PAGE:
J-K govt says Major Aditya not named in Shopian firing FIR; SC halts probe till April 24
The Supreme Court had on February 12 restrained the Jammu and Kashmir police from taking any ‘coercive steps’ against Army officers, including Major Aditya Kumar, who was earlier reportedly named as accused in the case.Updated: Mar 05, 2018 23:38 IST
The Jammu and Kashmir (J&K) government on Monday told the Supreme Court that Major Aditya Kumar was not named in the Shopian firing FIR, as the court put on hold till April 24 the probe into the incident.
Three civilians were killed when the army opened fire at a mob in Ganaupora village in Shopian on January 27, prompting chief minister Mehbooba Mufti to order an inquiry.
The FIR in the case accuses members of the 10 Garhwal Rifles unit of murder, attempt to murder and endangering life.
“He is an army officer and not an ordinary criminal,” a bench headed by Chief Justice Dipak Misra said, fixing April 24 to hear the matter for final disposal.
The court was hearing a petition filed by Major Kumar’s father, lieutenant colonel Karamveer Singh, who wants the FIR against his son quashed.
The court had on February 12 stayed criminal proceedings against Major Kumar after Lt Col Singh said his son was performing his duty and had been “wrongly and arbitrarily” named. The court’s order means police cannot summon the soldiers for interrogation or ask them to cooperate in the investigation. Senior advocate Shekhar Naphade, appearing for J&K government opposed the stay of investigation. “Nobody has the licence to kill,” he said.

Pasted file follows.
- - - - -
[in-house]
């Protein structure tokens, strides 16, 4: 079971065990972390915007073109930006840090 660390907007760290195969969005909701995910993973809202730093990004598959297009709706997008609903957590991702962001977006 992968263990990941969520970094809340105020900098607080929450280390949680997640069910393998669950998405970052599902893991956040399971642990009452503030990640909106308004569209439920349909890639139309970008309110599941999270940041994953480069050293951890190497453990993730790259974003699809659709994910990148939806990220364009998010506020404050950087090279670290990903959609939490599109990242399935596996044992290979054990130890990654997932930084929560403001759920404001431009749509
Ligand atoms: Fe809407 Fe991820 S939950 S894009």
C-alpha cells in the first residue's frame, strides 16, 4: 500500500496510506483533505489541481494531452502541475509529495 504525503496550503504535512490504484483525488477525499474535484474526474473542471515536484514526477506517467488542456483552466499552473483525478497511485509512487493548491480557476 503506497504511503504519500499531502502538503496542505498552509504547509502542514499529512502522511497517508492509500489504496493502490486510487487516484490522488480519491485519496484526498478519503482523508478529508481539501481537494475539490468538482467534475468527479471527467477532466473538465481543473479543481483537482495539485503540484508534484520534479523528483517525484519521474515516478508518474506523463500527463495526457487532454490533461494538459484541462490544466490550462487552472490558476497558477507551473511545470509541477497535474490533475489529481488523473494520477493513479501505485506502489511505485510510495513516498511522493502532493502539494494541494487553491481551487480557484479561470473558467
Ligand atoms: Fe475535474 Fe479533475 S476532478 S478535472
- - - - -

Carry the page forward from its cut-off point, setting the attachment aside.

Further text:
“Let the probe continue. The court has already protected the officer by saying that no coercive steps shall be taken against the officer. A lot needs to be found out,” Naphade submitted.
The Centre came out in support of the petitioner, criticising the state for registering a criminal case against a serving army officer without its permission.
Attorney General KK Venugopal objected to J&K’s stand. “Everyday soldiers are being killed. Mobs gather outside police stations to pelt stones. Do they have a licence,” he questioned.
Earlier, Venugopal came out in support of the petitioner and quoted section 7 of Armed Forces Special Power Act of 1990, which provides that no prosecution or legal proceedings can be instituted against a serving army officer without the sanction of Central government.
The law officer said the interpretation of the law according to a five-judge bench judgement of the top court meant that even an FIR could not be registered against an officer.
Naphade countered saying Saying that Kumar was not even named in the FIR as accused, he said the Centre’s nod was not required to file an FIR. Permission would be needed only at the time of filing of chargesheet.
The FIR had created a huge uproar and pitted ruling partners PDP and BJP against each other in the border state. The army, in its statement after the incident had said it opened fire in self-defence after a convoy was pelted with stones by protesters who allegedly tried to snatch the weapon of a soldier and lynch him.